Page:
There are a range of New Zealand plantation grown exotic and indigenous species to suit a range of applications including structural, appearance, engineered wood products, furniture and joinery.
Exotic-grown plantation species in New Zealand are subject to high environmental management standards. The primary species grown in New Zealand are Radiata Pine and Douglas-fir.
Exotic plantation grown species include:
Exotic grown species of occasional supply include:
View a comparative matrix of New Zealand grown exotic species including information on sustainability, availability, key applications, density range and durability of heartwood.
In 1993 The Forests Act 1949 was amended to bring an end to unsustainable harvesting and clear felling of indigenous forest.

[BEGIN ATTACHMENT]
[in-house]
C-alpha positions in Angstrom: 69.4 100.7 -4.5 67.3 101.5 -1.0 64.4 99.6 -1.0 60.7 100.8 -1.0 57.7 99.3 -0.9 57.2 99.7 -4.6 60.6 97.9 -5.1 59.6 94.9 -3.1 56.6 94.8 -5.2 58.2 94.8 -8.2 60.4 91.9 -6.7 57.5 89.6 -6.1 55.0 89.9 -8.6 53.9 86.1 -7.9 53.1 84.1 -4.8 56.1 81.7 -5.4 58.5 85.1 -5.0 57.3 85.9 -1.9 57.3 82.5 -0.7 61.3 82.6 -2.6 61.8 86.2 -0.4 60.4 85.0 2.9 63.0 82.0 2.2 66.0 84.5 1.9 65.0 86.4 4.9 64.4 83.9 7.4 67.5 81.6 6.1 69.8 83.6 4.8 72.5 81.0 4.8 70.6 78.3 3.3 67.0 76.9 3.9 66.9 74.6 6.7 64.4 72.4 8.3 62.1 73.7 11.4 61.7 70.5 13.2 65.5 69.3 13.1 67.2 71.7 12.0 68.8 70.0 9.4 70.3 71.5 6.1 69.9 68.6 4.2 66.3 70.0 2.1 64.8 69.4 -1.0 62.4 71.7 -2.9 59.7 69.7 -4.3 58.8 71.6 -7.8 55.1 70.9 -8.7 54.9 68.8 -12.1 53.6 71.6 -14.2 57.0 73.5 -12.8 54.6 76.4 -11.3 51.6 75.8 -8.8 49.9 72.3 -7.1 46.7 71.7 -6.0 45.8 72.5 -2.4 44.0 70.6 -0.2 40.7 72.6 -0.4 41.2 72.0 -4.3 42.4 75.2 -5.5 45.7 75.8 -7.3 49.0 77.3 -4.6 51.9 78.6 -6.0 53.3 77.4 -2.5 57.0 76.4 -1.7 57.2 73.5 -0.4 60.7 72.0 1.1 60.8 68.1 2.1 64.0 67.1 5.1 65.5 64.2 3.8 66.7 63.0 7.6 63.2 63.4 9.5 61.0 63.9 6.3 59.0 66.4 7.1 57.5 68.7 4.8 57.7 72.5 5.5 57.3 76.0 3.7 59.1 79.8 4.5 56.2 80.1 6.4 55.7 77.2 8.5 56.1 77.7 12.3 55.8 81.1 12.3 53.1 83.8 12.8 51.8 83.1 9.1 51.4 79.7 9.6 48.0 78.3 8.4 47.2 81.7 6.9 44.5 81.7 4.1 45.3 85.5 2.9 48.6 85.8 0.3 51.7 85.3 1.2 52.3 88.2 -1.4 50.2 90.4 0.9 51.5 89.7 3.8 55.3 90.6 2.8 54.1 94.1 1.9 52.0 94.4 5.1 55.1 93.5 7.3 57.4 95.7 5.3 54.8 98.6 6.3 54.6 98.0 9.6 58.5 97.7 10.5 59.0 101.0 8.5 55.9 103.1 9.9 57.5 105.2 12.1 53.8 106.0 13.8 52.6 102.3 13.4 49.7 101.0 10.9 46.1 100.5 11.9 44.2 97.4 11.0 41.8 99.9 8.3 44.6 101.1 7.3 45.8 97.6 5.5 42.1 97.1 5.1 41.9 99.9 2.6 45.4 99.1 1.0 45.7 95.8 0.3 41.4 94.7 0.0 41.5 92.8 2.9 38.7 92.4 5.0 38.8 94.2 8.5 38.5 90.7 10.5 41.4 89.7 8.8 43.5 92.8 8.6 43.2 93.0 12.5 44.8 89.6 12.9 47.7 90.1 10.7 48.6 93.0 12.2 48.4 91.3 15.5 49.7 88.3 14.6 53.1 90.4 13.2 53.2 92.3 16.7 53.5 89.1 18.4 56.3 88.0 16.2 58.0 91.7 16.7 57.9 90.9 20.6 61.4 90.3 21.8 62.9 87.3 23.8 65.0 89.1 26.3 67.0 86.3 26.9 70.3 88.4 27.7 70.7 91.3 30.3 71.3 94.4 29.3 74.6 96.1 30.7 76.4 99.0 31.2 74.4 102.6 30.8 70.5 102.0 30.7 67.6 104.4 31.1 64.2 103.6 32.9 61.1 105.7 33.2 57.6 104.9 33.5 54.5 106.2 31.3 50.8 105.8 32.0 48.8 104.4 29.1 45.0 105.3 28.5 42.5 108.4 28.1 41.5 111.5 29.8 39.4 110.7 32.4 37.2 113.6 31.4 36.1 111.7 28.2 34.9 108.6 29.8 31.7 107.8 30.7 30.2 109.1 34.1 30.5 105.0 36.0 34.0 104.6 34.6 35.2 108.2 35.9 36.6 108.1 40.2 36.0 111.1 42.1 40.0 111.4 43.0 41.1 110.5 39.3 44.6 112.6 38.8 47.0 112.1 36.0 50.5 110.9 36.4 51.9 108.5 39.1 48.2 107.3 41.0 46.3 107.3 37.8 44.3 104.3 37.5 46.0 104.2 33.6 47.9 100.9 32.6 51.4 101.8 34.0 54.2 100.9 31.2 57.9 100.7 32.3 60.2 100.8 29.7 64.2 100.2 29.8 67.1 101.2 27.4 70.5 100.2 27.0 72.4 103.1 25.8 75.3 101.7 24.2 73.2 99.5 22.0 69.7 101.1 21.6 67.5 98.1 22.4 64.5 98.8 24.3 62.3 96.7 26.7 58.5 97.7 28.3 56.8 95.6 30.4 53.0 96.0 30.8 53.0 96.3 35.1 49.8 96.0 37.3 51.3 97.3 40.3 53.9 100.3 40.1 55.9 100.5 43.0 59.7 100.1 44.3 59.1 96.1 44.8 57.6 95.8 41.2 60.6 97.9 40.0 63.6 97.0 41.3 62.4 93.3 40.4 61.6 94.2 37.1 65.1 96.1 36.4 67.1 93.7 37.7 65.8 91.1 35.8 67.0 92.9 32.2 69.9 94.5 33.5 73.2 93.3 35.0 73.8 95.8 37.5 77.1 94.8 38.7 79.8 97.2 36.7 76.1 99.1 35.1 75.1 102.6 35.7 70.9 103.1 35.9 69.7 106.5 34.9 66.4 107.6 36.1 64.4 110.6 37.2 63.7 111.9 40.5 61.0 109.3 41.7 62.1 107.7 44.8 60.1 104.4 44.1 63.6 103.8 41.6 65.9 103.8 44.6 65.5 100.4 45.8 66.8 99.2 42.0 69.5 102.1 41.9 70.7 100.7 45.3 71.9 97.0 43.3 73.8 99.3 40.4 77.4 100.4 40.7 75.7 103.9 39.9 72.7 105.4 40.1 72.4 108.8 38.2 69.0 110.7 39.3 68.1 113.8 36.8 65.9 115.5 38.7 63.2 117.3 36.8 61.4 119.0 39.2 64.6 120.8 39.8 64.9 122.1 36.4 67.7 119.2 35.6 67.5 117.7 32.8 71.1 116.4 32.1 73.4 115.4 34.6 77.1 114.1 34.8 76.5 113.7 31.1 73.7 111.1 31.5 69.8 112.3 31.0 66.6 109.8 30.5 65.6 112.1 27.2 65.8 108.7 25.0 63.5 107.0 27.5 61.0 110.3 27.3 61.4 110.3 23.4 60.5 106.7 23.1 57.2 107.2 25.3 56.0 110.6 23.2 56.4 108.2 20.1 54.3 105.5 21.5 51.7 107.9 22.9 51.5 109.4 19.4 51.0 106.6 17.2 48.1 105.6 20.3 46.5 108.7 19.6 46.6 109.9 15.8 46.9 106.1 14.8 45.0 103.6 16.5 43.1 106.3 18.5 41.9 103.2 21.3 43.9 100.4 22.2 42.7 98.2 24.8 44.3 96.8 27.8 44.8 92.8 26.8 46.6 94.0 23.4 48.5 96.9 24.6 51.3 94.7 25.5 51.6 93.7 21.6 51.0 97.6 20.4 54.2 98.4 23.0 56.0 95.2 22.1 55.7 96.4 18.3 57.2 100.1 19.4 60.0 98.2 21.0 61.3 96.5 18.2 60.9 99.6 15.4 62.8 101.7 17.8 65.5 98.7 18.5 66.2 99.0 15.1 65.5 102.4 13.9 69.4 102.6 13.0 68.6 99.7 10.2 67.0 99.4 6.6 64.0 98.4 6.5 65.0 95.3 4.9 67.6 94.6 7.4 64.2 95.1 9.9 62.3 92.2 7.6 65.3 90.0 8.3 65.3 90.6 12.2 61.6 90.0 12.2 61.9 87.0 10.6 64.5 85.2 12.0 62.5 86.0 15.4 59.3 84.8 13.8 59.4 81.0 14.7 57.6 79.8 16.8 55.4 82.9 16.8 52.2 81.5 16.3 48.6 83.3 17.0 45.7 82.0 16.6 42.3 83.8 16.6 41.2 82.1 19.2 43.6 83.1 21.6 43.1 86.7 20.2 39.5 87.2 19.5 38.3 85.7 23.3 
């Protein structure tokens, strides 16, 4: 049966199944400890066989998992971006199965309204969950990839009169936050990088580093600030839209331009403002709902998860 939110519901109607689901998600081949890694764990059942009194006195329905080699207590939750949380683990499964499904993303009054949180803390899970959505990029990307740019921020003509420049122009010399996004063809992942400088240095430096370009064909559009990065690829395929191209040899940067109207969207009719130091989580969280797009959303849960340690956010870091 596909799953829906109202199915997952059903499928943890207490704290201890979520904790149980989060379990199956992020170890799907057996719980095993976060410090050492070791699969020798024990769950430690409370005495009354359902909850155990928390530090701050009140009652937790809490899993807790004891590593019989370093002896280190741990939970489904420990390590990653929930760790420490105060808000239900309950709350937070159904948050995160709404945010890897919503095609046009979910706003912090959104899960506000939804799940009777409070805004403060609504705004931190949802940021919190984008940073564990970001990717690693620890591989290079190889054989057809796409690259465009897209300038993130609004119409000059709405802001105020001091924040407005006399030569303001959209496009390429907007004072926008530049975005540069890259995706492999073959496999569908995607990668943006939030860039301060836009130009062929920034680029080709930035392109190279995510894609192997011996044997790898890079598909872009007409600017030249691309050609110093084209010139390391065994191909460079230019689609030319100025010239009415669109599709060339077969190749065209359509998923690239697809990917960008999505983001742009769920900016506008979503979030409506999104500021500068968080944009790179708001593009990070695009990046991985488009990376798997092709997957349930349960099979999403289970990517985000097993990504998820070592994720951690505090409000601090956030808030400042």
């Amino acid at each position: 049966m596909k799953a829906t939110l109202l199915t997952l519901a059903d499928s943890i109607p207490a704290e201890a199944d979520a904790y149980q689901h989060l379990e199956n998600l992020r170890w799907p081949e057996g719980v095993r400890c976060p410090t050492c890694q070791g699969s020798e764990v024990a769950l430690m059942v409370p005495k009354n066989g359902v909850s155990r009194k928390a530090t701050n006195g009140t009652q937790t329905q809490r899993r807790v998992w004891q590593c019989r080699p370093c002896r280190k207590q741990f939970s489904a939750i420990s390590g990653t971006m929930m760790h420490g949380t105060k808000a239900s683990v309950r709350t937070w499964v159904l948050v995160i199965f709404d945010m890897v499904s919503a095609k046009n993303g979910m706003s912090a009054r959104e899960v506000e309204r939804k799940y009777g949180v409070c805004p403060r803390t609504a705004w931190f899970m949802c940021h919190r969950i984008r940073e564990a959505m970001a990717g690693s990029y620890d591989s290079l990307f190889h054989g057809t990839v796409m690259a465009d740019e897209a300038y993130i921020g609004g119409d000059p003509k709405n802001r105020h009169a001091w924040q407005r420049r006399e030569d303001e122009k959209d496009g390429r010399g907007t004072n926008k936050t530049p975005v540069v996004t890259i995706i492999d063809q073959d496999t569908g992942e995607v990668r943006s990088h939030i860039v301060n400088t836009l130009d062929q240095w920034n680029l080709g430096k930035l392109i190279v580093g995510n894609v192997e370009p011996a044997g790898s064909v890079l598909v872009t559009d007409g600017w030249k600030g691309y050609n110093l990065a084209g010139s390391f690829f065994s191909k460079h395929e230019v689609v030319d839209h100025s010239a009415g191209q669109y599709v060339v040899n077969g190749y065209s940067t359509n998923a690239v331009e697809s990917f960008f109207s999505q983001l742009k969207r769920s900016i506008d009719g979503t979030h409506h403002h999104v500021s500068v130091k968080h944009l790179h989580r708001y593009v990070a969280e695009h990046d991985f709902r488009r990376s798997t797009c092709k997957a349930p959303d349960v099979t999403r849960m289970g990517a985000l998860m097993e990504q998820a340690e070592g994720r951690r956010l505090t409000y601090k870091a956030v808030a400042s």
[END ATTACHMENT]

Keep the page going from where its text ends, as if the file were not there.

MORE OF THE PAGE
Under the Act, indigenous timber can only be produced from forests that are managed in a way that maintains continuous forest cover and ecological balance. Management systems ensure that the forests continuously provide a full range of products and amenities, in perpetuity, while retaining their natural values. Only single trees and small groups of trees can be felled for timber production.
Indigenous Species grown in New Zealand for the supply of timber include:
Indigenous species of occasional supply include:
View a comparative matrix of New Zealand grown indigenous species including information on sustainability, availability, key applications, density range and durability of heartwood.
Melling Morse Architects